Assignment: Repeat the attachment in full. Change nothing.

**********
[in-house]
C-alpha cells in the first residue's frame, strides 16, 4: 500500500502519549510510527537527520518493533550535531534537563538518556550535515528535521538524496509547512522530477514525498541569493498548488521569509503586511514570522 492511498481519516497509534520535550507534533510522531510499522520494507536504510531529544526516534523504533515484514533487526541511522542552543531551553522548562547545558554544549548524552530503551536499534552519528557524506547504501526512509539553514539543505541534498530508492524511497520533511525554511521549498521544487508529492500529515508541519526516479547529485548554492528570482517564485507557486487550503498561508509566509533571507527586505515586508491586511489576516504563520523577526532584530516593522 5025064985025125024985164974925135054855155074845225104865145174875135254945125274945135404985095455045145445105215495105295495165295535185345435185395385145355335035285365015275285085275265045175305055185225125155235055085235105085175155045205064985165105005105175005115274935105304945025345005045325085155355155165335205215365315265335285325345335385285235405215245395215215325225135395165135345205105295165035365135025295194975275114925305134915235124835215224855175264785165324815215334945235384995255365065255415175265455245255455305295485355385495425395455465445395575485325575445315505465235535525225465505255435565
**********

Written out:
[in-house]
C-alpha cells in the first residue's frame, strides 16, 4: 500500500502519549510510527537527520518493533550535531534537563538518556550535515528535521538524496509547512522530477514525498541569493498548488521569509503586511514570522 492511498481519516497509534520535550507534533510522531510499522520494507536504510531529544526516534523504533515484514533487526541511522542552543531551553522548562547545558554544549548524552530503551536499534552519528557524506547504501526512509539553514539543505541534498530508492524511497520533511525554511521549498521544487508529492500529515508541519526516479547529485548554492528570482517564485507557486487550503498561508509566509533571507527586505515586508491586511489576516504563520523577526532584530516593522 5025064985025125024985164974925135054855155074845225104865145174875135254945125274945135404985095455045145445105215495105295495165295535185345435185395385145355335035285365015275285085275265045175305055185225125155235055085235105085175155045205064985165105005105175005115274935105304945025345005045325085155355155165335205215365315265335285325345335385285235405215245395215215325225135395165135345205105295165035365135025295194975275114925305134915235124835215224855175264785165324815215334945235384995255365065255415175265455245255455305295485355385495425395455465445395575485325575445315505465235535525225465505255435565